Flower and Colors
The meaning of flower colors is a unique aspect of symbolism you can use to send a special (maybe even secret) message to someone.
Long before it became the social fashion in the Victorian era, flowers and their coloration were used to enhance meanings, and even interpreted as oracles.
For example, the ancient Greeks interpreted the meaning of flower colors as mood indicators of their gods (like mood rings).
Similarly, ancient Celts consulted flowers as portents of weather and predictions of genders in childbirth.
These days, our purpose of flowers may be a bit more practical (but they don’t have to be). Learning about the meaning of flower colors gives you an opportunity to send an uncommon sentiment – like sending a secret code to someone you admire.
Be creative with your flower antics. Mix different color meanings in your bouquets. Include the meanings in the card if you send the arrangement to someone.
Flower colors are like a fistful of paintbrushes – color your world with their various meanings and be inspired
Red Flowers: Vibrant, passionate and demanding to be noticed, red is the color of love and romance. Red flowers symbolize courage, respect, constancy, admiration and, of course, desire.
There’s an indisputable energy to the color red – an energy that has the power to transform an otherwise unassuming flower into the essence of desire, strength, and passionate love. With beauty, courage and heat as its symbolism, it’s no surprise that a bouquet filled with rich, red blooms knows no restraint There is good reason red roses are given to sweethearts. It’s because red is symbolic of passion, love, and energy. Red runs through our bodies in raging rivers of blood. Red rushes to our cheeks when we feel the heat of our feelings. Red resonates with the root chakra and reminds us of our animal instincts. Indeed, red is the spark that kindles our most fervent flames of desire. Send red flowers to someone who needs a jolt of energy – this shock of color is sure to get their engines revving.
Orange Flowers: No wallflower, here. Orange is bold, passionate and full of life. It’s no wonder that orange blooms speak of enthusiasm, excitement and exuberance.
Sending a seasonal spring plant is a nice and appropriate gesture to send to a grieving family. It can be enjoyed indoors and when they feel up to it they can plant it in their garden. This hardy plant that will grow in almost any soil that is kept moist, and the mop head hydrangeas will continue to bloom for many years. The hydrangea is a gift of thanks in repayment for understanding and is given as a gesture of heartfelt sincerity. Orange is the closest match to the shade of the sun, so it is symbolic of expansion, growth, and warmth. It is also a color of friendship and community. Think back to when you were a kid, and the sun poured out of the sky after a span of long grey days. Odds are, all the kids in your neighborhood flocked to the streets and parks to play after being cooped up for days. That’s the overall feeling of orange; it beckons us to go out and play with friends, remember good times, enjoy the company of like-minds, and share big smiles all around.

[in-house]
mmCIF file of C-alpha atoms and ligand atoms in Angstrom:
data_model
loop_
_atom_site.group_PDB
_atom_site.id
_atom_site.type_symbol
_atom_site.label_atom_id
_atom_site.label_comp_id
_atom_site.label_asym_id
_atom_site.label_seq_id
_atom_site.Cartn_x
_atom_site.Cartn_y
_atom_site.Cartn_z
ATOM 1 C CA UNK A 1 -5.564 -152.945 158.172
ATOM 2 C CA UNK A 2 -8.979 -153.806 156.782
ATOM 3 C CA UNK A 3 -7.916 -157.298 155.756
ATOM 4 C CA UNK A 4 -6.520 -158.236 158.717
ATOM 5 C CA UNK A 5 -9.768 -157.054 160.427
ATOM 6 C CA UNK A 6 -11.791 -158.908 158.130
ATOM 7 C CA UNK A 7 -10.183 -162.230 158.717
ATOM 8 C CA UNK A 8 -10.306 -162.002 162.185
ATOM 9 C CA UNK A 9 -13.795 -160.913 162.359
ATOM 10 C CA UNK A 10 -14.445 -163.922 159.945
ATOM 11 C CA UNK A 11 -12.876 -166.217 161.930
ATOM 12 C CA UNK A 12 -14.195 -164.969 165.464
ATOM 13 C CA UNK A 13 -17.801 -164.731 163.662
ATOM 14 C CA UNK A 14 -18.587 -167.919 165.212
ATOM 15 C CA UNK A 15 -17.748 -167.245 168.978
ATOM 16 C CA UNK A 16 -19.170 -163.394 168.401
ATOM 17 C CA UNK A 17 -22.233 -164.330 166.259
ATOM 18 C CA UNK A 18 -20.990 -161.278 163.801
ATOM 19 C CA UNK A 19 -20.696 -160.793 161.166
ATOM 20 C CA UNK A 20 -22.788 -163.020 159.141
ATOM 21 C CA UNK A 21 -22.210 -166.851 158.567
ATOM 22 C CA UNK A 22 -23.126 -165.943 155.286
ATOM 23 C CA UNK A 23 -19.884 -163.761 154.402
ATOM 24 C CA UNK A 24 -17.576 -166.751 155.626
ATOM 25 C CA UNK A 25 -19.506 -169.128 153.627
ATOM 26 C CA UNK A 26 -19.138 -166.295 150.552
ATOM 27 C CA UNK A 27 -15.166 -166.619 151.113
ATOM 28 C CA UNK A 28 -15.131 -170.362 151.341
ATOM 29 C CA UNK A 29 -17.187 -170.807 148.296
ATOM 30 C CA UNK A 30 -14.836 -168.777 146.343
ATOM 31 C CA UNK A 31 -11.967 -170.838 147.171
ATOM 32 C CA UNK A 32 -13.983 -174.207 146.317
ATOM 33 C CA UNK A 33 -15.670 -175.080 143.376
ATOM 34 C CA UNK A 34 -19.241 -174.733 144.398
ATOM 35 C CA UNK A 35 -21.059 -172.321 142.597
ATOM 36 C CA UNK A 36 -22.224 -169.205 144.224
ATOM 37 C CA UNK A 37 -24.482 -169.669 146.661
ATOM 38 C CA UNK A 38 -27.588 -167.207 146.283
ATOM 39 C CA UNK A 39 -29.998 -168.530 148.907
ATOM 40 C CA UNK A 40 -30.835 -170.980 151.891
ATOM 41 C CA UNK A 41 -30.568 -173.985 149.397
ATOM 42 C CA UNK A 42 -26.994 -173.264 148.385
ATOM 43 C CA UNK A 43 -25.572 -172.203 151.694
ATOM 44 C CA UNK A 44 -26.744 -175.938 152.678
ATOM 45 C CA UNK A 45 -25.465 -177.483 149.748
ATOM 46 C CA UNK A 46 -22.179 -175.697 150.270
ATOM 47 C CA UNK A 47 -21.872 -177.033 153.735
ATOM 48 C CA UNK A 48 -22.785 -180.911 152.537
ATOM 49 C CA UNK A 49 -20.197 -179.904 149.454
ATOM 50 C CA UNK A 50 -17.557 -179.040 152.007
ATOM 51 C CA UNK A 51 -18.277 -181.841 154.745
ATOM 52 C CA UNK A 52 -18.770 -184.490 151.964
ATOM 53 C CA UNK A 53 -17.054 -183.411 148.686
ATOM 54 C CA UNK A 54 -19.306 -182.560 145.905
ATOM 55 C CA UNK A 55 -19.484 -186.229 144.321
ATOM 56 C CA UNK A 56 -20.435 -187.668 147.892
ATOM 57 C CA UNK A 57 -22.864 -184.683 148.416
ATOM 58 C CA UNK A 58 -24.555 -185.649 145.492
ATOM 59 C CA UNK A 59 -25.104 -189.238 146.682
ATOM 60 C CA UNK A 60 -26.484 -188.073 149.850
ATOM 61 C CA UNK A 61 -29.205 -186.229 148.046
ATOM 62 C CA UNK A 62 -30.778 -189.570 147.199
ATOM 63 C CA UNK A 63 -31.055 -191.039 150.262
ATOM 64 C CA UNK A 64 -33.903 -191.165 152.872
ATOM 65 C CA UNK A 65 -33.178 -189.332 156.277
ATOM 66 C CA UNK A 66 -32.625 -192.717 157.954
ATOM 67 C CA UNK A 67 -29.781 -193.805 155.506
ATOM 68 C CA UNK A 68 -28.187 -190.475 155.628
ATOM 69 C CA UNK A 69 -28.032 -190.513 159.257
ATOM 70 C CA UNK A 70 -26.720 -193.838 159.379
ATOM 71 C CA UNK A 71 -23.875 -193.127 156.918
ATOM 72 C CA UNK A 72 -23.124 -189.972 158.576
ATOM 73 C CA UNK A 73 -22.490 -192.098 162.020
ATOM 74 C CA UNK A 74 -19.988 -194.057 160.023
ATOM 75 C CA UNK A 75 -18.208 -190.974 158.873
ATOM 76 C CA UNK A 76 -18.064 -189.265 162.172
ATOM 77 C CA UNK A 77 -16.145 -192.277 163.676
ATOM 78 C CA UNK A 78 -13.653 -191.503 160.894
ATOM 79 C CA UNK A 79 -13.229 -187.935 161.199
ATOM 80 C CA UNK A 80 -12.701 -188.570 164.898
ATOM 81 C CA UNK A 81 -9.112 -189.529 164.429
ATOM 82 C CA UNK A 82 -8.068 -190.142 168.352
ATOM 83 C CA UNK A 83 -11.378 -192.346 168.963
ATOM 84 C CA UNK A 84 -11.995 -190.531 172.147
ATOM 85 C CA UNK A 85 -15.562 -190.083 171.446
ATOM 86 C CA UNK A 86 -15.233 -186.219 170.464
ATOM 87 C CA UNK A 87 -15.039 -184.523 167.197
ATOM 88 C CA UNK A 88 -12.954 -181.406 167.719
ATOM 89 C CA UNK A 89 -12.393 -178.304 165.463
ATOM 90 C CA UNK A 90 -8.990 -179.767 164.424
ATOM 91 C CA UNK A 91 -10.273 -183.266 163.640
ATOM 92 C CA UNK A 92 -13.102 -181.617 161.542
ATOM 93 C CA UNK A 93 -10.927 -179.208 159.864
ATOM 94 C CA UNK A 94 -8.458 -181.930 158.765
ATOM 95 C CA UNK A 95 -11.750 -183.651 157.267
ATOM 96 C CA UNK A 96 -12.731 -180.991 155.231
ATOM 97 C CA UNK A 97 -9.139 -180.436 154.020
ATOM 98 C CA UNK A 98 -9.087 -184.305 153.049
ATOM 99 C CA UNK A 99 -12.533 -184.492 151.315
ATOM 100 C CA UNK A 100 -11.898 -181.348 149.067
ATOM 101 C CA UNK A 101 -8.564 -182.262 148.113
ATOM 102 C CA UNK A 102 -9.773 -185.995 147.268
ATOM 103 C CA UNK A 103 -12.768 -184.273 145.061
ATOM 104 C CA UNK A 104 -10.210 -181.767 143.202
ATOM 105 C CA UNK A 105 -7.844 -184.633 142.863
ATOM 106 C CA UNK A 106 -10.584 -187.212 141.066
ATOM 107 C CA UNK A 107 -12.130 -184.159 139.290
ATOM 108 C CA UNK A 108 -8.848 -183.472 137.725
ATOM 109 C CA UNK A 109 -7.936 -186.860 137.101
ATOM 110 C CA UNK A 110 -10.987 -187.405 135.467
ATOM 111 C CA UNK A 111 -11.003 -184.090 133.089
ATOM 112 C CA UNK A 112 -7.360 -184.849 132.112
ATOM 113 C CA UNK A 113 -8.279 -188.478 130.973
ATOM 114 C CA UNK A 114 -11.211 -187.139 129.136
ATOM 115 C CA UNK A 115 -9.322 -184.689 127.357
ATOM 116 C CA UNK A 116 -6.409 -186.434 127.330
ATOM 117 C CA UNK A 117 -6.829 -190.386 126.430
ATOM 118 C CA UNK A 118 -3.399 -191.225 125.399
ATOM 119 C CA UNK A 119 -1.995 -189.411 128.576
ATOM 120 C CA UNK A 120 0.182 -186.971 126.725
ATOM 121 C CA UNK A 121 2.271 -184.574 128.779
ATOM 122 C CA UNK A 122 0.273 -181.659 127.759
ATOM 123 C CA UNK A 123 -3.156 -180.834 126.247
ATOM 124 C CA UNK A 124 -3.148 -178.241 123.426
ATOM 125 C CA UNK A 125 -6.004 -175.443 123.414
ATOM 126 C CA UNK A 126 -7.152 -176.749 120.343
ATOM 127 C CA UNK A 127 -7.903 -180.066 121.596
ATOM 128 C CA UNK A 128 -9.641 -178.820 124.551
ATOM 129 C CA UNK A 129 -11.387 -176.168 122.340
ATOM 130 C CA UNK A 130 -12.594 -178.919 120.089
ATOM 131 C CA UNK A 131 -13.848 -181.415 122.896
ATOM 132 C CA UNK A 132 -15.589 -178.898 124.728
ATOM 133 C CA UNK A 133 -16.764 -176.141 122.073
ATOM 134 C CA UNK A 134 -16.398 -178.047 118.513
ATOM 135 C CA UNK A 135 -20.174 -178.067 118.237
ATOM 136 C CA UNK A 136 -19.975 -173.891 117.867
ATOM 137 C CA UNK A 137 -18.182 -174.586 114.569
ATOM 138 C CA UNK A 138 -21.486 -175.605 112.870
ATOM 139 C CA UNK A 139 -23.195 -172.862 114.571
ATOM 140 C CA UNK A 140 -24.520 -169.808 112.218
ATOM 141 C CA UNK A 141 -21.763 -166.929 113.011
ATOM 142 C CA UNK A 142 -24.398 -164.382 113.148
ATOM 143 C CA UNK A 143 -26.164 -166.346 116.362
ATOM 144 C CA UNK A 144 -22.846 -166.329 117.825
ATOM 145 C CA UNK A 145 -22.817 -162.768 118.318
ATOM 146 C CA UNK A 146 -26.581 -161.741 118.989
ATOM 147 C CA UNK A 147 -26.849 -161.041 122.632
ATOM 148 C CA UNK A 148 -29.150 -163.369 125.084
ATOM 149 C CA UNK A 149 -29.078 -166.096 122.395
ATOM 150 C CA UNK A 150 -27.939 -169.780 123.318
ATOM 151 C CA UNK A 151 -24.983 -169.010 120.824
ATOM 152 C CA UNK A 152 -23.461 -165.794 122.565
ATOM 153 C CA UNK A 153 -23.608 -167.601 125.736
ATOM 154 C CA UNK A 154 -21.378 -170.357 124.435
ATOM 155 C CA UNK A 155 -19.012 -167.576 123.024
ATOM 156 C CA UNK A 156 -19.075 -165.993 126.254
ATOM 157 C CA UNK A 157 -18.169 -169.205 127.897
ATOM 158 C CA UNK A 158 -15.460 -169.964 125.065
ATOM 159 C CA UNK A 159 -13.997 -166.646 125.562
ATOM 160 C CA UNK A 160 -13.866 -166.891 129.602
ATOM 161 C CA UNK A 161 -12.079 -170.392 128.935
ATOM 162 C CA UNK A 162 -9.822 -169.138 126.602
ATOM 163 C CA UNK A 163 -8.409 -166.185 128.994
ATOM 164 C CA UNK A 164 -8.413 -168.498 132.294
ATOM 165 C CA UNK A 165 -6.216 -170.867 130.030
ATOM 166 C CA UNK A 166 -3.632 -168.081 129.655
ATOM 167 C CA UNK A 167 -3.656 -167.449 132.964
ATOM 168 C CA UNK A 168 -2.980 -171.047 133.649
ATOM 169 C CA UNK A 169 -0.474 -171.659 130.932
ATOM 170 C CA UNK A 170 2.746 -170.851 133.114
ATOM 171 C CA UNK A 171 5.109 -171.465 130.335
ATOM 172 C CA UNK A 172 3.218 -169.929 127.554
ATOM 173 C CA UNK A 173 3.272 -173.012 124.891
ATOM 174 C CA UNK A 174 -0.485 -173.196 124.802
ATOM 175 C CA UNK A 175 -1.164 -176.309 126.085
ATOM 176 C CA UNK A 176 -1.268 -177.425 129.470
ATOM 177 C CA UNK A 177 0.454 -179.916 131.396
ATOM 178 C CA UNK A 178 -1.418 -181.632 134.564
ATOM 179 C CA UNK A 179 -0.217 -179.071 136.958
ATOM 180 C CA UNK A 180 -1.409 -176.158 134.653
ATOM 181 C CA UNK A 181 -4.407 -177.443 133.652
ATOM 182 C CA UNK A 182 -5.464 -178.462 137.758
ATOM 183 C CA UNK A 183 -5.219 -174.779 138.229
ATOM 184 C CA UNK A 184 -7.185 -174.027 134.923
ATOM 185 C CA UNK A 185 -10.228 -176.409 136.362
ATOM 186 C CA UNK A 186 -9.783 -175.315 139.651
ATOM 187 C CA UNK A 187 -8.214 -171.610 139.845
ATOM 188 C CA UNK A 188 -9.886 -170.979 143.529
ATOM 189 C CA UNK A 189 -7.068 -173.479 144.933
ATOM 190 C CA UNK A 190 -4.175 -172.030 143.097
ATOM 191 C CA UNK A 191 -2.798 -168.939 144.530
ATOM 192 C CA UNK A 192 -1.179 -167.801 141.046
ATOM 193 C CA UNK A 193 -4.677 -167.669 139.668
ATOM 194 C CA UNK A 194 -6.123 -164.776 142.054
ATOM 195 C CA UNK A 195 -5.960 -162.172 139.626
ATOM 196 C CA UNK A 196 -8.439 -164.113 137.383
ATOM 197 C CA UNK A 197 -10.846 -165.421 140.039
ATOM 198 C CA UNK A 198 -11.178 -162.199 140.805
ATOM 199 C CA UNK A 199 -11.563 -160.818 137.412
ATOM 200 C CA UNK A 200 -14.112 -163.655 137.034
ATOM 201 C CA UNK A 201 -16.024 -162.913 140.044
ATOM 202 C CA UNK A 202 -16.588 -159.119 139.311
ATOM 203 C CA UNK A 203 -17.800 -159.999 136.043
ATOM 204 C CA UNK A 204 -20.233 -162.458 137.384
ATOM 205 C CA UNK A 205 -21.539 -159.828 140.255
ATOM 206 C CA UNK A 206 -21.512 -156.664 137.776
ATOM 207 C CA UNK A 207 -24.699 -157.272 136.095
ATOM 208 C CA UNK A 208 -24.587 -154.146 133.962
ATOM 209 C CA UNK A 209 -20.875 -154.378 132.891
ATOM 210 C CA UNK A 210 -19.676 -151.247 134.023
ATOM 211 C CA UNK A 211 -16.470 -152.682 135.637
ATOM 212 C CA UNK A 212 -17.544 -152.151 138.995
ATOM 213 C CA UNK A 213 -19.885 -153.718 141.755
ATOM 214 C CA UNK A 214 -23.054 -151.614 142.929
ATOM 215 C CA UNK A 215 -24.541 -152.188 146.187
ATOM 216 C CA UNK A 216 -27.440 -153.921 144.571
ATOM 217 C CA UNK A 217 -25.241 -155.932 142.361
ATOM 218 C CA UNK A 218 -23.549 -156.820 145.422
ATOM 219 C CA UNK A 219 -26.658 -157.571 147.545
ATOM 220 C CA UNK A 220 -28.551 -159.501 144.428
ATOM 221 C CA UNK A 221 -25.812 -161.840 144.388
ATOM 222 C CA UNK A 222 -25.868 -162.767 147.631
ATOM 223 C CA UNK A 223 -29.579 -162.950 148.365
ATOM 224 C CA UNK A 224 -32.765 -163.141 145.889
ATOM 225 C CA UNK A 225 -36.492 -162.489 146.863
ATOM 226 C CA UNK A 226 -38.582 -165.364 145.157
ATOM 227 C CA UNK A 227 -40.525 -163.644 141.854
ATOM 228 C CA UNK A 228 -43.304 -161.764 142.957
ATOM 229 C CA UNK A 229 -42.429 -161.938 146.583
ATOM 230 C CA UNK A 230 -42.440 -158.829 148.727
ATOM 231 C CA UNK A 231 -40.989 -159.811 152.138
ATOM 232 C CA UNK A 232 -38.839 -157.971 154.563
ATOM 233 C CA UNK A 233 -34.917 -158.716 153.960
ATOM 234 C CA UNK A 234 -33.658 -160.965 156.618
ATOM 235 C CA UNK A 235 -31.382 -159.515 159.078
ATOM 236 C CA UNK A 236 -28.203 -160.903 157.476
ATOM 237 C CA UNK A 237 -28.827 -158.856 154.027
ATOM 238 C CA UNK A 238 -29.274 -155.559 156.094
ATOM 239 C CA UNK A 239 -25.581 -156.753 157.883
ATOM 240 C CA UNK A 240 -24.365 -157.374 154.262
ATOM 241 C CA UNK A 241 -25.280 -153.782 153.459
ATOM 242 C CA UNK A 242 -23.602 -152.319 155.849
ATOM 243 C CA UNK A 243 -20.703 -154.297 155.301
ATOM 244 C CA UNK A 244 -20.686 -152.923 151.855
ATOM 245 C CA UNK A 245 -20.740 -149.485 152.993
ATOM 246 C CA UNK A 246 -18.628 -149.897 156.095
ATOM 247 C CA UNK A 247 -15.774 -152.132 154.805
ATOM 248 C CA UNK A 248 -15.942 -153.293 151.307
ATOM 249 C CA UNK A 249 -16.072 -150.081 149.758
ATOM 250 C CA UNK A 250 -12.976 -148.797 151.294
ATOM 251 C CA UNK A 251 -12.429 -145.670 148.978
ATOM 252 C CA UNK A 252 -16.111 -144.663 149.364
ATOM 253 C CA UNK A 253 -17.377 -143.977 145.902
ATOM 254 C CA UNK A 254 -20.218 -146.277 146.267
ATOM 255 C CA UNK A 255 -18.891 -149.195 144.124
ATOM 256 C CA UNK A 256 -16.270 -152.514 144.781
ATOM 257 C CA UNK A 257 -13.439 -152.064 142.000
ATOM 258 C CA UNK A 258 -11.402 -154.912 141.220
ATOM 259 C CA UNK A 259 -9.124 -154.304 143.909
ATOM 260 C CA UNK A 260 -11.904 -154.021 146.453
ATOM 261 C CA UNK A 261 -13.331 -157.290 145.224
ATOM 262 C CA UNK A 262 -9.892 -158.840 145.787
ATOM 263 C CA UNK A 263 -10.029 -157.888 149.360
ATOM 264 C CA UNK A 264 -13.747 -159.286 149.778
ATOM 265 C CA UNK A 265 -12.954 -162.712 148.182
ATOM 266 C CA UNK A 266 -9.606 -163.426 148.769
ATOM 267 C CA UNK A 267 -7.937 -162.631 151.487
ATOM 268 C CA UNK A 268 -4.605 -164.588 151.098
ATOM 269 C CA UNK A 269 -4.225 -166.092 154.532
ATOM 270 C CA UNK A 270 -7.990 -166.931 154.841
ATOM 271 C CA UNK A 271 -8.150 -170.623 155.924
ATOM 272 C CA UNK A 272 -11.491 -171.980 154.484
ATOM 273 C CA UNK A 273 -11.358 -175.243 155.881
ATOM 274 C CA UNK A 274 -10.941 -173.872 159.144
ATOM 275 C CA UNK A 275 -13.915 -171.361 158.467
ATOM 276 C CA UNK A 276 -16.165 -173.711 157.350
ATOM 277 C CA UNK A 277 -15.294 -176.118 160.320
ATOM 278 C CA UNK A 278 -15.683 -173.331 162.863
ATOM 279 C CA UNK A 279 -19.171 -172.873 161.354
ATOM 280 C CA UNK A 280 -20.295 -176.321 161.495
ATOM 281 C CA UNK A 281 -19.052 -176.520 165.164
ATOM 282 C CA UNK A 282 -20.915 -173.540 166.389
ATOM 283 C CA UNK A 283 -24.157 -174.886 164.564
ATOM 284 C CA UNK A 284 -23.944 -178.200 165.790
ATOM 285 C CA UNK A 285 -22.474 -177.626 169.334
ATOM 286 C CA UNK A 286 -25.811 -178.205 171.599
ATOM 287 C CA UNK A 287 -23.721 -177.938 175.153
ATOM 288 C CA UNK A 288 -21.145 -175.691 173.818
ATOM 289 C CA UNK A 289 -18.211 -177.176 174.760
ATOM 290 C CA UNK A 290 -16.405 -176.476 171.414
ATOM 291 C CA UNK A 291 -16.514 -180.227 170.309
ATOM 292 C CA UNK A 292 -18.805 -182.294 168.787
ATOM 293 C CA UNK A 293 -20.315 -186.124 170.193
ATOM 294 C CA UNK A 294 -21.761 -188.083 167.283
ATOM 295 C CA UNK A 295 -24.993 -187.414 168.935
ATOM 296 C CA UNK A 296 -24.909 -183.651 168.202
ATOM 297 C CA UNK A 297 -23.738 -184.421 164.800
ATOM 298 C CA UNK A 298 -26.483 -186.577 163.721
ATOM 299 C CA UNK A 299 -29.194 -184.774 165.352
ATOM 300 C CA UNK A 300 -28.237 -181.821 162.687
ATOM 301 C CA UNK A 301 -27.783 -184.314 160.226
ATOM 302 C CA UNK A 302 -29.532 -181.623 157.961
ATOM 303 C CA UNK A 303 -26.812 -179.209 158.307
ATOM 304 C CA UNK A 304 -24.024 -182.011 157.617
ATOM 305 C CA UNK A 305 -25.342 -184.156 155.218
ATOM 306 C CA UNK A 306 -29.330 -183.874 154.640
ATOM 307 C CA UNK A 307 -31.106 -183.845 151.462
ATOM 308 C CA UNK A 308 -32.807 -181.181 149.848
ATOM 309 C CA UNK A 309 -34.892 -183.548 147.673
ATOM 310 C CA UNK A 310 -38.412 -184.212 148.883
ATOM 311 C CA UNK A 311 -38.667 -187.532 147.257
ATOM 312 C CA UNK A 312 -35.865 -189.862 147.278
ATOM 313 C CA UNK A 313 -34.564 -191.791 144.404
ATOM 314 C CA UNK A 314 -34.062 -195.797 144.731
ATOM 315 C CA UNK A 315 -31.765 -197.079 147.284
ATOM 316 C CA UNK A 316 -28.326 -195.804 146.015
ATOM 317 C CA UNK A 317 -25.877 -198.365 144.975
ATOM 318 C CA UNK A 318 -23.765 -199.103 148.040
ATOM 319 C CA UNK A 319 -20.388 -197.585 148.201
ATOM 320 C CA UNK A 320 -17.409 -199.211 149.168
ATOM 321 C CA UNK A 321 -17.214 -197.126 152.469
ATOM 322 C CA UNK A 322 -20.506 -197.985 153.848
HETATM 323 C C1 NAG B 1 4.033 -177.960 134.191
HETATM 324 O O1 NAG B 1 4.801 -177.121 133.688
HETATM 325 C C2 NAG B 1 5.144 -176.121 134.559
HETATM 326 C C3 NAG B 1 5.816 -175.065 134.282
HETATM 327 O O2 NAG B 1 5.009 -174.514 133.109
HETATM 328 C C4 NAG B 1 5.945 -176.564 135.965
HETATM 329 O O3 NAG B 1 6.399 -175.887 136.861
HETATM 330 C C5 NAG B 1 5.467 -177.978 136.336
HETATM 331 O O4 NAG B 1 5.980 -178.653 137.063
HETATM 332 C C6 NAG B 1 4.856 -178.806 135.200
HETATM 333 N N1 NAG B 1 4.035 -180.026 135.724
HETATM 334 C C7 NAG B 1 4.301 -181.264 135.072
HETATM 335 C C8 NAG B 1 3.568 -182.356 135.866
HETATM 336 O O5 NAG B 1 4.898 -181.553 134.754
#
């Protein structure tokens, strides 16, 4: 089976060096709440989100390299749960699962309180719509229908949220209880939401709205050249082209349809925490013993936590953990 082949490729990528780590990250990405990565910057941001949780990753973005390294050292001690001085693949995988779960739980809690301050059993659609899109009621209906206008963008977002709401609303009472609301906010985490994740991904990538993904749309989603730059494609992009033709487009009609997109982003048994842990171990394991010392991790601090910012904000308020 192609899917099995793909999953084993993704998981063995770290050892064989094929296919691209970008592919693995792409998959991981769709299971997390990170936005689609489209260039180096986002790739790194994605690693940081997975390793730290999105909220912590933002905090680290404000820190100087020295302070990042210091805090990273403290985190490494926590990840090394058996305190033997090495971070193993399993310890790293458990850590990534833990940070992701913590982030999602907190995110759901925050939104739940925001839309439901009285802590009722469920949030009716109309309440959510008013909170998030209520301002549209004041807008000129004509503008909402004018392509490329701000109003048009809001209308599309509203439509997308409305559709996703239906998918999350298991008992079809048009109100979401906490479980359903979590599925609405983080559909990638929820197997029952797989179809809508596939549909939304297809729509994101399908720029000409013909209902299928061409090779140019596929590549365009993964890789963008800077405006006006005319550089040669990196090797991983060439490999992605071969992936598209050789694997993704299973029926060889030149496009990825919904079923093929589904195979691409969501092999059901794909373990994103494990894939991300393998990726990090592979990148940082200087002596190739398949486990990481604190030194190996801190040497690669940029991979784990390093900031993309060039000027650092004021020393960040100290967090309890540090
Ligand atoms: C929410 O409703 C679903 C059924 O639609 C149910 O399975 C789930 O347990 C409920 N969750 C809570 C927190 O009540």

Yellow Flowers: Yellow flowers burst with happiness. They symbolize the bonds of friendship, the taste of success and pride. Joy is also one of the meanings of this flower, as that is one of the feelings the color is said to evoke.
There’s a good reason why it can feel all but impossible to refrain from smiling when you spot a bouquet of bright daffodils or a pot filled with sun-drenched chrysanthemums–the color yellow evokes feelings of joy and lightheartedness. Also a symbol of friendship, a bouquet bursting with yellow blooms sends a message of new beginnings and happiness. Yellow is associated with gold, and is considered asymbol of purity, clarity truth and intellect. Mayans viewed the color in yellow to be associated corn, thus it holds symbolism of provision, sustenance, and all things that are wholesome. Scientific studies indicate writing on yellow tablets increases memory retention. This ties the meaning of flower color in yellow to intelligence and reason. Give yellow flowers to your friend in graduate school to help with his/her studies. Or, give a bright bunch of yellow daffodils to your babysitter to indicate your appreciation for his/her ability to provide honest, wholesome care to your kids.
Green Flowers: represent the optimism of renewal, of spring and of youthfulness. Green flowers in a bouquet are also a wish for good fortune and good health.